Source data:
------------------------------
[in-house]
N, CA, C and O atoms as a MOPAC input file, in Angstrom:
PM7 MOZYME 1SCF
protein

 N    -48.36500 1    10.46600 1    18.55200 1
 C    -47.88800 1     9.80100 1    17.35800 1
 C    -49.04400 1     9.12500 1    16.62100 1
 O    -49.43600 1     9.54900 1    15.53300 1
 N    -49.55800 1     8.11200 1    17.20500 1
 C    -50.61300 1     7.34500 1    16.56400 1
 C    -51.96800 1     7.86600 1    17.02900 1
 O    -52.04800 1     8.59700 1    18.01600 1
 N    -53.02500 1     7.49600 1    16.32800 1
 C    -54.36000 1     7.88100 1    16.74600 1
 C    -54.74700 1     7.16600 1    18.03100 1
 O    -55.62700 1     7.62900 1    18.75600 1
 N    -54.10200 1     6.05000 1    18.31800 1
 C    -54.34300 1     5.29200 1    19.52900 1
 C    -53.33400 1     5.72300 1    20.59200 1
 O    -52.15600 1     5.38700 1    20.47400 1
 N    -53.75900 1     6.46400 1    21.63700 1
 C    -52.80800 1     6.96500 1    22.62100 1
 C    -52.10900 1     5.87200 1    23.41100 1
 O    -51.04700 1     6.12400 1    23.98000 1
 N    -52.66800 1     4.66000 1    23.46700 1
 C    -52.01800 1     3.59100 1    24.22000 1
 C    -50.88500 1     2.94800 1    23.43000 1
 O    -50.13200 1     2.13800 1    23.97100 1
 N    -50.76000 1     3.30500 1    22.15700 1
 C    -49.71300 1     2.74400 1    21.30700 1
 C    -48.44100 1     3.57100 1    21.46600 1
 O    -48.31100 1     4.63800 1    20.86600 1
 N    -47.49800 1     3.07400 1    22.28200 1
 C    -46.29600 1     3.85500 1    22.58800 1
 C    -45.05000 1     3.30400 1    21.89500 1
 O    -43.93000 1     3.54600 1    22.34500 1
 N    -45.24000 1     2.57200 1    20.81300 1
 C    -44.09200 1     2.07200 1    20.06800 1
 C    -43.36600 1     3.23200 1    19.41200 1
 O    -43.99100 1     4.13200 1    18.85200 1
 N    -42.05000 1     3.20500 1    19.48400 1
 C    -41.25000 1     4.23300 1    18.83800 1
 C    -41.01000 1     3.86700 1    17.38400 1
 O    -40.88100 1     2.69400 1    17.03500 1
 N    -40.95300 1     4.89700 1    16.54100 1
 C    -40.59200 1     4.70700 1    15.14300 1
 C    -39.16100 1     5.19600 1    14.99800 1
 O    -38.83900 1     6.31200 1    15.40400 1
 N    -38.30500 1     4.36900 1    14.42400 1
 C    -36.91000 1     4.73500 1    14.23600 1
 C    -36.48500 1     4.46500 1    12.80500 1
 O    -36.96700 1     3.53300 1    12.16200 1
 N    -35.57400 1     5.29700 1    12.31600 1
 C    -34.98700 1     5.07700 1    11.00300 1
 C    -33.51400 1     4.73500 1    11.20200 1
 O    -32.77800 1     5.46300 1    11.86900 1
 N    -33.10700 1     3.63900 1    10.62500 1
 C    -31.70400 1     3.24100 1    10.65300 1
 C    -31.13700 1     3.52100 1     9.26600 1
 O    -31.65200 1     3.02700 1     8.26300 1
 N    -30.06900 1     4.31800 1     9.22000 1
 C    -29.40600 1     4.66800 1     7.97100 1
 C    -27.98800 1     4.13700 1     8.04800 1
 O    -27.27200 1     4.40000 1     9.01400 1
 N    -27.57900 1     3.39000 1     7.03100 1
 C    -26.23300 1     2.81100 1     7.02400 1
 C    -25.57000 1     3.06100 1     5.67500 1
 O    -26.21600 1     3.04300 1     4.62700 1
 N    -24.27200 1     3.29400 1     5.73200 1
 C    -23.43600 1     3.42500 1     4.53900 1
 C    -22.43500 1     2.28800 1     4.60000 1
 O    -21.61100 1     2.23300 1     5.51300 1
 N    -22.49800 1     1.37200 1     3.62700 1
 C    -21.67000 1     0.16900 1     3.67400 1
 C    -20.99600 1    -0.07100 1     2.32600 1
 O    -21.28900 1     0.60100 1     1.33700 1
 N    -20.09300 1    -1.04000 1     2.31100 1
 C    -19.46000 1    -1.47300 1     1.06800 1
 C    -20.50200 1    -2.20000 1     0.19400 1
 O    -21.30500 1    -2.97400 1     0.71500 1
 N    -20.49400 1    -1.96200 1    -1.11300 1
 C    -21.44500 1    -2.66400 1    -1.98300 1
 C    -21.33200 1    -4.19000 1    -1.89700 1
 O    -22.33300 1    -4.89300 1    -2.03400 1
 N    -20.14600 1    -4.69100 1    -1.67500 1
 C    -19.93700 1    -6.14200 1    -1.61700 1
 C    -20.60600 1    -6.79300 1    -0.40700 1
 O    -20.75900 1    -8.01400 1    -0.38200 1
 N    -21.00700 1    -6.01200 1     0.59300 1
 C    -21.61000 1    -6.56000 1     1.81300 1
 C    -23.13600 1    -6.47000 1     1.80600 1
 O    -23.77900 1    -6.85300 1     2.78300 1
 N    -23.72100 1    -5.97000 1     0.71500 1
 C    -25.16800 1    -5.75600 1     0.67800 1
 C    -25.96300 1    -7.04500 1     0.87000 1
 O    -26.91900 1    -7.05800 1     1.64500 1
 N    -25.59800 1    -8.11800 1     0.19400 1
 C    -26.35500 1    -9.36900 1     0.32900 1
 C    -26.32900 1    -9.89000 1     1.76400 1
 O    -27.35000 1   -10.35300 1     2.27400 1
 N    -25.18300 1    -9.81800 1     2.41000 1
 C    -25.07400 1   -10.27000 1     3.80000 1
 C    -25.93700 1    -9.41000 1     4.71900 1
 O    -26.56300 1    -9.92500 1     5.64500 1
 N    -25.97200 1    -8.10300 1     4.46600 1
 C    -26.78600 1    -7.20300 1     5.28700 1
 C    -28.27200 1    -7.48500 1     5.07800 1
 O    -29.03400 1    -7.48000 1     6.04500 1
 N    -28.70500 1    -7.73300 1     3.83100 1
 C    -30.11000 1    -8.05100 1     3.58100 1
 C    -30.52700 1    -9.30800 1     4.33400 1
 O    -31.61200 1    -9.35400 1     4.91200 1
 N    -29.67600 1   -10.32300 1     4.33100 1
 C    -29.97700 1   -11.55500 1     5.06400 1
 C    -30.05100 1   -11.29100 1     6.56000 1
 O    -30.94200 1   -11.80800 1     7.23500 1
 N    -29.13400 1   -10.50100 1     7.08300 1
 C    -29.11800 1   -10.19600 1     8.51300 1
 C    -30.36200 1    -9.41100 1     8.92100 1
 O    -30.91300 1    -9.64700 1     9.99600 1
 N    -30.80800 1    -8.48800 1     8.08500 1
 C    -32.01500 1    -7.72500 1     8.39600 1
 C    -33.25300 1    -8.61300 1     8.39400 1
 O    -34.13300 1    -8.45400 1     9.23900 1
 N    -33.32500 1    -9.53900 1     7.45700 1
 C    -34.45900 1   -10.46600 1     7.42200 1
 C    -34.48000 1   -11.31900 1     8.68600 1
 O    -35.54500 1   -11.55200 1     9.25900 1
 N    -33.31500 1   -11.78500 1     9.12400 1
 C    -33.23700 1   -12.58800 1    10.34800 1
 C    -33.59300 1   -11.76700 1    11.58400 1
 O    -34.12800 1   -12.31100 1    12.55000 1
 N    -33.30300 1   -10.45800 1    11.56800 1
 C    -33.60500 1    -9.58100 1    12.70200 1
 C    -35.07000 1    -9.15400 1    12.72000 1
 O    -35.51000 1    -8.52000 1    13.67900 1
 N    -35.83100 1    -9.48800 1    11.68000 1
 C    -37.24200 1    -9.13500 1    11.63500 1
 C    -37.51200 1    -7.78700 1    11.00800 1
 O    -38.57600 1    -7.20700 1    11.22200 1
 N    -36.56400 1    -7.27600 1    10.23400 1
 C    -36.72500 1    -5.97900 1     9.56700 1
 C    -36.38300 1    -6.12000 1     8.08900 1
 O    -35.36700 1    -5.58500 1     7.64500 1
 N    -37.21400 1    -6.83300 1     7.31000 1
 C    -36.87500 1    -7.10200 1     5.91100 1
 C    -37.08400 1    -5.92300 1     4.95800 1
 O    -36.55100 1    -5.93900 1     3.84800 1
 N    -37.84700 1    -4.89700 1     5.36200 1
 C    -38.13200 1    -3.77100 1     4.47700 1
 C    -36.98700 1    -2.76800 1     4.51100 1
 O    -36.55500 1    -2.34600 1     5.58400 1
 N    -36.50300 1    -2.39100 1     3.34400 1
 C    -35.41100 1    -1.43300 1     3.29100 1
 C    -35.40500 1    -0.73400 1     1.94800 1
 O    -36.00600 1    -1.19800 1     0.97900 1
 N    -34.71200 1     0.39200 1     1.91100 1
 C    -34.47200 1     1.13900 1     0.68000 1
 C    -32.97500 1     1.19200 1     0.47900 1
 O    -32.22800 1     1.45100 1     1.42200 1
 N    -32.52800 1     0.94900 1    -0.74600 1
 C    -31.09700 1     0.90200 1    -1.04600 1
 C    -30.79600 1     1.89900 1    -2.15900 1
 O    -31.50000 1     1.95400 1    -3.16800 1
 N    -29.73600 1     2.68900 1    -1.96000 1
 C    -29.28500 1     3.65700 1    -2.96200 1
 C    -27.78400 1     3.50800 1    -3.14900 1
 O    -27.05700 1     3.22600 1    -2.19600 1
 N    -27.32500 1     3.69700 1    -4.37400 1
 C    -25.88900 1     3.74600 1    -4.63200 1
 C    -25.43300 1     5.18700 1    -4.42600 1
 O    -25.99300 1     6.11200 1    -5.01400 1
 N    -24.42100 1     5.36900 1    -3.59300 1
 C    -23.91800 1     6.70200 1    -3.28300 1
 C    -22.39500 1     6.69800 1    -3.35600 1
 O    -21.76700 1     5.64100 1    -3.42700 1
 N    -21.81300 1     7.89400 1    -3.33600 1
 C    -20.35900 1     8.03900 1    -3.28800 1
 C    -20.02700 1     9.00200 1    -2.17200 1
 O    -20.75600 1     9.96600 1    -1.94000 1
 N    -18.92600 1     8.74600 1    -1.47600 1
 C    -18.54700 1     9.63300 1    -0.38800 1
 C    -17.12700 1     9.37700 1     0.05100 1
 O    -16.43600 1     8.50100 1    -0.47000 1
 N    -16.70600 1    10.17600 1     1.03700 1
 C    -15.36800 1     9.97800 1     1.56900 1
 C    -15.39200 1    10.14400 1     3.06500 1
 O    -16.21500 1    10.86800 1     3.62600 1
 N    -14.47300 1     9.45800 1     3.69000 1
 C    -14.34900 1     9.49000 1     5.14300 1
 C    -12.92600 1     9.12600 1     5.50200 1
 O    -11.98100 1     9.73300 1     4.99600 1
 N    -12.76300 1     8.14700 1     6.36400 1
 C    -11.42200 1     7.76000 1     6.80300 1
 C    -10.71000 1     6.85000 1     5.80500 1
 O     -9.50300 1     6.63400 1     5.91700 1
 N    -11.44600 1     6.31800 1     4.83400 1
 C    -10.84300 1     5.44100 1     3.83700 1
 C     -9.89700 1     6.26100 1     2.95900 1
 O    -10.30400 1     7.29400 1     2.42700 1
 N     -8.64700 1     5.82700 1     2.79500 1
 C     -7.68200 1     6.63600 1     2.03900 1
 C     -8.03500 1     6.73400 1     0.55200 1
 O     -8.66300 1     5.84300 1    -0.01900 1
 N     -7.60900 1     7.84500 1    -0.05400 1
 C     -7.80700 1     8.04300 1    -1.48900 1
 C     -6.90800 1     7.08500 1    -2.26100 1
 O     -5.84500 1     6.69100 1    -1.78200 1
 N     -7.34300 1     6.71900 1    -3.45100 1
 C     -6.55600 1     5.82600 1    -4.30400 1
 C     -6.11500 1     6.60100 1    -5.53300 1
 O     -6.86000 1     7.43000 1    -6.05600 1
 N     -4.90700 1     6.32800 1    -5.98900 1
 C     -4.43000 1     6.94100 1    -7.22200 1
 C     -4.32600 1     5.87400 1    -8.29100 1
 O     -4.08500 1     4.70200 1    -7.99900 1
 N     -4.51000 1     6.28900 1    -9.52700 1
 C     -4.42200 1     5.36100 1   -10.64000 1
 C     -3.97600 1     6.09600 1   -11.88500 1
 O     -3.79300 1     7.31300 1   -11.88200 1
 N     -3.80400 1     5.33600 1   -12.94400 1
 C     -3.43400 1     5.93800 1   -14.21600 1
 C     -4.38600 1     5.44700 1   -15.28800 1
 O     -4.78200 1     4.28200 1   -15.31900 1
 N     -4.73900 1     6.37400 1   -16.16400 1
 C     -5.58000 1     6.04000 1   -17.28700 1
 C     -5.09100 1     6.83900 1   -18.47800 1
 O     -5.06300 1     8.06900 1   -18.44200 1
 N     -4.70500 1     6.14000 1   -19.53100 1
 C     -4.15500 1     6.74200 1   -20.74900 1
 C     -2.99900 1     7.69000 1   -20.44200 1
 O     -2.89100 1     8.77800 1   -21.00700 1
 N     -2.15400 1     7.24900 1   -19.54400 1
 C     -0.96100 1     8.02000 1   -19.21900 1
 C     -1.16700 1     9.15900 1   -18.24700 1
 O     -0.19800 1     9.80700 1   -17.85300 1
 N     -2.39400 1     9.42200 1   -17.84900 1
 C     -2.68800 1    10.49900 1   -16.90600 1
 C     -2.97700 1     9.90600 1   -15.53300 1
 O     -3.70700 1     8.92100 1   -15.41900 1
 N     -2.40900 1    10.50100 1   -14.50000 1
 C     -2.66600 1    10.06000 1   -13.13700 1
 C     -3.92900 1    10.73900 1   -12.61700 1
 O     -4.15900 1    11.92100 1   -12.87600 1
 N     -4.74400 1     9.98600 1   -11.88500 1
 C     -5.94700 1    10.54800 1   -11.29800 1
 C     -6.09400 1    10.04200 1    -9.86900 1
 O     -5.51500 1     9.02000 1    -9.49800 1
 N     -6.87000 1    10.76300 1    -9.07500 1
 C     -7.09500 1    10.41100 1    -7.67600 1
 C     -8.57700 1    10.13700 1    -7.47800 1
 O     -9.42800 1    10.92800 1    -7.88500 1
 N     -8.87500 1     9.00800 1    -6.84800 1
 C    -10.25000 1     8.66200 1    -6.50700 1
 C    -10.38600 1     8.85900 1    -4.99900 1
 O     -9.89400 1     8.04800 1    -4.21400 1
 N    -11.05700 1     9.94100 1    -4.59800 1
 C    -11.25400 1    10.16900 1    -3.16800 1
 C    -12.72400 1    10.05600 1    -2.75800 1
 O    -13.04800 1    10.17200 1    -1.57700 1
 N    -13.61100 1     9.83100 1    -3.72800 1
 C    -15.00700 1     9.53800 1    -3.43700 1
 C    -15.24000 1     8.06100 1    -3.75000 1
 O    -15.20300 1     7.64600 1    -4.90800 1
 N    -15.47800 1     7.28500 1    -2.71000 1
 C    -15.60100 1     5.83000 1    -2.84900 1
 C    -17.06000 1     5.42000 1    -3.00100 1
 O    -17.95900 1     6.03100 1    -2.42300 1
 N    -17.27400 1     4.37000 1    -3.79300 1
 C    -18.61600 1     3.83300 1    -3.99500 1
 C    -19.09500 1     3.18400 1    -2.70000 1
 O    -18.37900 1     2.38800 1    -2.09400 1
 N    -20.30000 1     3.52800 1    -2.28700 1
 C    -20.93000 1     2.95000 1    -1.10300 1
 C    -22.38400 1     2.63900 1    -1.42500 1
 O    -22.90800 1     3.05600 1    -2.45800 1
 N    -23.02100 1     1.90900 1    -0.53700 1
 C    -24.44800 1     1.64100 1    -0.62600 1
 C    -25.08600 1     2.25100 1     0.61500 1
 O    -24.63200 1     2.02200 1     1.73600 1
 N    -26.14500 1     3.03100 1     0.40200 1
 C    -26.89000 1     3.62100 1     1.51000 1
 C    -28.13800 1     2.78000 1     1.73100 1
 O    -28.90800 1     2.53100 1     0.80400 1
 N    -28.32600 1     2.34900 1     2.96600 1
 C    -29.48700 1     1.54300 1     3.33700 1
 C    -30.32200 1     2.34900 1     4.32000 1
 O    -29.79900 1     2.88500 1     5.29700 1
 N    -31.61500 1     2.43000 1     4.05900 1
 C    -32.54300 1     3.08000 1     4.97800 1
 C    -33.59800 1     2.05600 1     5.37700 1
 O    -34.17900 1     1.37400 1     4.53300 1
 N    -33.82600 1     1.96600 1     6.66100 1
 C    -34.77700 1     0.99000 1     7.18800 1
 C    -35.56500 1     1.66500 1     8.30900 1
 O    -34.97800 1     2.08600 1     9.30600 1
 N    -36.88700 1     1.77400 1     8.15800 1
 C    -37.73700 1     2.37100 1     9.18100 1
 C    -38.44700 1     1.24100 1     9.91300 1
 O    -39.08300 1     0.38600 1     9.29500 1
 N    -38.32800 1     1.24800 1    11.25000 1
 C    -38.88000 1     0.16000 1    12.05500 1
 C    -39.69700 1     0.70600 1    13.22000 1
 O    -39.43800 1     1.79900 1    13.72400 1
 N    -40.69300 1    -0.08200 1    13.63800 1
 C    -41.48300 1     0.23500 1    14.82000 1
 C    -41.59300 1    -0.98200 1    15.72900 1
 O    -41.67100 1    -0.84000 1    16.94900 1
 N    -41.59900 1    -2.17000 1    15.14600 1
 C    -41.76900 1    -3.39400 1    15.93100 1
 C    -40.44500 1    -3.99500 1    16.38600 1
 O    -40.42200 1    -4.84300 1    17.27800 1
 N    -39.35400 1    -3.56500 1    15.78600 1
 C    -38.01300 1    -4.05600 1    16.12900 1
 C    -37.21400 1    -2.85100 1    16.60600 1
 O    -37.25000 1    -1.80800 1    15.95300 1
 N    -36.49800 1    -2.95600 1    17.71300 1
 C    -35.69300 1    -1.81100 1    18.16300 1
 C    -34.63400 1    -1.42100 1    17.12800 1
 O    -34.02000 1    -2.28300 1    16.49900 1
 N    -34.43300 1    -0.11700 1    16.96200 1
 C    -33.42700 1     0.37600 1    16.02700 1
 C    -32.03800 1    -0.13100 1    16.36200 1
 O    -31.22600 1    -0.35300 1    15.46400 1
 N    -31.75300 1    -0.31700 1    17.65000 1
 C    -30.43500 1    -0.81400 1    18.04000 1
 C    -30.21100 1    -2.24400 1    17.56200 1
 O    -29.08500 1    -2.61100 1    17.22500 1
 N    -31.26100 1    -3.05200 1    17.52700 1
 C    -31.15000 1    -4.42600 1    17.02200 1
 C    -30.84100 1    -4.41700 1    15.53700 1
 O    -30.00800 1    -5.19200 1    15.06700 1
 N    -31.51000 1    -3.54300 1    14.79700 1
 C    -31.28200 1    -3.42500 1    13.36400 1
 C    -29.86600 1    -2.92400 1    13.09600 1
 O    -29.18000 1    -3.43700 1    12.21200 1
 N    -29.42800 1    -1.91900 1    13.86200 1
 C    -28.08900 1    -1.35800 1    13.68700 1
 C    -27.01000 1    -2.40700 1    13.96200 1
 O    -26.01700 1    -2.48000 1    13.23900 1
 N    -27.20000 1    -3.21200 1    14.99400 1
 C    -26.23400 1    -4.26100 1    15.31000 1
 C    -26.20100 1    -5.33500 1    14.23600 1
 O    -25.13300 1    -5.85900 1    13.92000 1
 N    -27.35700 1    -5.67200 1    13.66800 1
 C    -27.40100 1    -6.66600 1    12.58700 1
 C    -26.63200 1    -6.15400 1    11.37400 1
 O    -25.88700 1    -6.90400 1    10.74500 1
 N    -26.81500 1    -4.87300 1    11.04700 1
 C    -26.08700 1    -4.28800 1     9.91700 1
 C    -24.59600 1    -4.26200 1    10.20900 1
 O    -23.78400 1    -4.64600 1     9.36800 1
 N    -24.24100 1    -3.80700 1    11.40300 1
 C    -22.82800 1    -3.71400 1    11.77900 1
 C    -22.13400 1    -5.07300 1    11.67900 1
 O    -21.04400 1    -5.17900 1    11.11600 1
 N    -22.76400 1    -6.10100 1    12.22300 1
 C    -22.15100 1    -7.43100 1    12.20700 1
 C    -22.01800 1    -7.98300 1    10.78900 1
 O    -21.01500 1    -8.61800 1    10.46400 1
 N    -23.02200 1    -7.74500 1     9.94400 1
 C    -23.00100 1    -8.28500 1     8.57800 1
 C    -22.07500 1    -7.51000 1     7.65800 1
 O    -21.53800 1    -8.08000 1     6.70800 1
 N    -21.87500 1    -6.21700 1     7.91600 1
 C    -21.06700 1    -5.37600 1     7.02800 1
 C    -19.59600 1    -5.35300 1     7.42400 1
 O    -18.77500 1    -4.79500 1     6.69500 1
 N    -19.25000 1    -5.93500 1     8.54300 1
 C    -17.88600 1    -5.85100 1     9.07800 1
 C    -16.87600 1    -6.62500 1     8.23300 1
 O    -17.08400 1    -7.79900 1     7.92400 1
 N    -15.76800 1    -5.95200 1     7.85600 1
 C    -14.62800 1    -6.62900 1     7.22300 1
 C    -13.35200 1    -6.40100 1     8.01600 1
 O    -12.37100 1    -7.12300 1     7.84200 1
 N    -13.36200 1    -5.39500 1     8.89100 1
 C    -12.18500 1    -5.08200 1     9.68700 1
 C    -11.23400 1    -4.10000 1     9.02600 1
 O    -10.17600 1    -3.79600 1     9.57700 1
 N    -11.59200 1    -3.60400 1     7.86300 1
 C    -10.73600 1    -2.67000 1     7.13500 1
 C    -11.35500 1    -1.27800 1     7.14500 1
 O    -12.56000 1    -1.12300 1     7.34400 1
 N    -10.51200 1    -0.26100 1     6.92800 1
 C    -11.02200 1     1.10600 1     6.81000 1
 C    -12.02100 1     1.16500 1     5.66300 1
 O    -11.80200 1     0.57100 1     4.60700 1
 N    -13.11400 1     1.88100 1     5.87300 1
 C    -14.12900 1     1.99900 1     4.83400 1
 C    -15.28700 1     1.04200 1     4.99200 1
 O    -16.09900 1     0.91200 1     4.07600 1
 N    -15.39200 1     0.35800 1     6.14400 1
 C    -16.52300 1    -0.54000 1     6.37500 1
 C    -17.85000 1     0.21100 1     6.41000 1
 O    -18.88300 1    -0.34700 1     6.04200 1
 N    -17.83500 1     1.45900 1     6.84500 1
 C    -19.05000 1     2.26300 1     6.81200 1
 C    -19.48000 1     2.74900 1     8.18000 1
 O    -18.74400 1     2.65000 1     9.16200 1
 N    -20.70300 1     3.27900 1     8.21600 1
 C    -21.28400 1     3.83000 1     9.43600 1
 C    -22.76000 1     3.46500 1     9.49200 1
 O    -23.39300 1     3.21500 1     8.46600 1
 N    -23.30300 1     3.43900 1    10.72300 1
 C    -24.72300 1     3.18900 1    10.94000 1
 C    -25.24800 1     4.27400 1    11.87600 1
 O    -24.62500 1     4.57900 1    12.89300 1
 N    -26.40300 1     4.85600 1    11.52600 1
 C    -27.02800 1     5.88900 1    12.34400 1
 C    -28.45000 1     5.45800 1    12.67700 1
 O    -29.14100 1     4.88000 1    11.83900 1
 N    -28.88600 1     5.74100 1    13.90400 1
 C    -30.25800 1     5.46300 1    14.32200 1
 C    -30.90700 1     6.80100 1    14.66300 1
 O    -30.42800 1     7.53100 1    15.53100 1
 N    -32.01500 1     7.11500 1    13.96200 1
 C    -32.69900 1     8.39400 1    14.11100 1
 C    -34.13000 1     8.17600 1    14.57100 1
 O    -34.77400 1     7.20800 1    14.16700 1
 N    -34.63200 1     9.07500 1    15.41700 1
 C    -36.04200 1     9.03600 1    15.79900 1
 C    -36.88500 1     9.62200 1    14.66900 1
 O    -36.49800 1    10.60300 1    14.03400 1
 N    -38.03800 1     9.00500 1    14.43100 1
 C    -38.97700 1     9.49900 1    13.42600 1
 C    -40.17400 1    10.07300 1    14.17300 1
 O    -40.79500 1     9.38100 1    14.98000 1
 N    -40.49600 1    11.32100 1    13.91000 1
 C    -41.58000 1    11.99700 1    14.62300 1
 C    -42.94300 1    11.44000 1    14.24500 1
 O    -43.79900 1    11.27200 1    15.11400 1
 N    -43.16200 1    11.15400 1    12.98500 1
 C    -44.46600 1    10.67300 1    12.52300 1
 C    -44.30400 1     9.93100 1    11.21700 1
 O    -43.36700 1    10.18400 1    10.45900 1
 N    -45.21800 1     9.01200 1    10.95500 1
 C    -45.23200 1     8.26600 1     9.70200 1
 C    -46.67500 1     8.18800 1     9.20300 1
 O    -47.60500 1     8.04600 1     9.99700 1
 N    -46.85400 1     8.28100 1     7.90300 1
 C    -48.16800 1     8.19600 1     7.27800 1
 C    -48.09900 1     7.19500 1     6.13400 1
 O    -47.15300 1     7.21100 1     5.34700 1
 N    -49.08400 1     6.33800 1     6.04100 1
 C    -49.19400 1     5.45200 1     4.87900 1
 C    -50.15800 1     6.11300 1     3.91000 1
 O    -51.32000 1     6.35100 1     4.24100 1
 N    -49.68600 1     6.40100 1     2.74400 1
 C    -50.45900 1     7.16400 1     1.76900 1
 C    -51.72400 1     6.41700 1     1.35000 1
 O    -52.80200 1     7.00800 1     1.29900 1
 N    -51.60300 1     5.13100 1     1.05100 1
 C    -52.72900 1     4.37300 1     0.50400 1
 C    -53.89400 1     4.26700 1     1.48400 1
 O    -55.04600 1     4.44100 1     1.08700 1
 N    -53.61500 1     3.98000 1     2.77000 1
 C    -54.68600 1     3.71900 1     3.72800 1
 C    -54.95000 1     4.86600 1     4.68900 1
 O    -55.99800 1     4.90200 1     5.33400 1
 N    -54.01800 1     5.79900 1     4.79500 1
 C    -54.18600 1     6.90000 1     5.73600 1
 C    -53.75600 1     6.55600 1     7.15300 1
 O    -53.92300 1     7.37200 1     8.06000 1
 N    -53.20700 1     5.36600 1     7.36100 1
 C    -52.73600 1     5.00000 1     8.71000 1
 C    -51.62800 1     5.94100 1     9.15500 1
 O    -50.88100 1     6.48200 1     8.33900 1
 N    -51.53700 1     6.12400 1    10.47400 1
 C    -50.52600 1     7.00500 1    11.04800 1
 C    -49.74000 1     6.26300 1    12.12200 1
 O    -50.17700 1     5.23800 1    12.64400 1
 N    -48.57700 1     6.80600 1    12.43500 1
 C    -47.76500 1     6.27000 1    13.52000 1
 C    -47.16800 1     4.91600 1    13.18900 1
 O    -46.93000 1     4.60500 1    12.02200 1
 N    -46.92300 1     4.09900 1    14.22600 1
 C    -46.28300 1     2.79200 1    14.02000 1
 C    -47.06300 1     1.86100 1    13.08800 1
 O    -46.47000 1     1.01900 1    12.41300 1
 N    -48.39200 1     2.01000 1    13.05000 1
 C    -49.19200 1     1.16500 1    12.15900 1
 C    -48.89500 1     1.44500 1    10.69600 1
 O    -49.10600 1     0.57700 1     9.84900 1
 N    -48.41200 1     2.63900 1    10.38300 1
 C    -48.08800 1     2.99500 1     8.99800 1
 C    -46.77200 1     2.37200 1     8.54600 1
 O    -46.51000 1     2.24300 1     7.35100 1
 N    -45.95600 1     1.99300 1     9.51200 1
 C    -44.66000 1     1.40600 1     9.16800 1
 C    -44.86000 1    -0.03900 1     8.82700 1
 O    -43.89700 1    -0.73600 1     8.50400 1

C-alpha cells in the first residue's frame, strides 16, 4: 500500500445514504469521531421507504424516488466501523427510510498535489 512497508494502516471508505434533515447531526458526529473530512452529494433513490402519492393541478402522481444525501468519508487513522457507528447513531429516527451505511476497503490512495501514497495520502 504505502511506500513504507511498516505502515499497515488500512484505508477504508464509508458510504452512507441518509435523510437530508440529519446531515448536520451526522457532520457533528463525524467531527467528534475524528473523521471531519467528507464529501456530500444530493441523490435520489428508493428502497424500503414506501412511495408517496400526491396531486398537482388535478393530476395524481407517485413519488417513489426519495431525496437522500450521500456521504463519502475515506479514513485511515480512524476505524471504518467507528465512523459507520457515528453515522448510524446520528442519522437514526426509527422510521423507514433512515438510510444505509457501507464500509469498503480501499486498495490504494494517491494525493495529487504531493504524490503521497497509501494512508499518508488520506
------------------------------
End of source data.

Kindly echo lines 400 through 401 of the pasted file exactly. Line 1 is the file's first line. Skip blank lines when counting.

 O    -18.74400 1     2.65000 1     9.16200 1
 N    -20.70300 1     3.27900 1     8.21600 1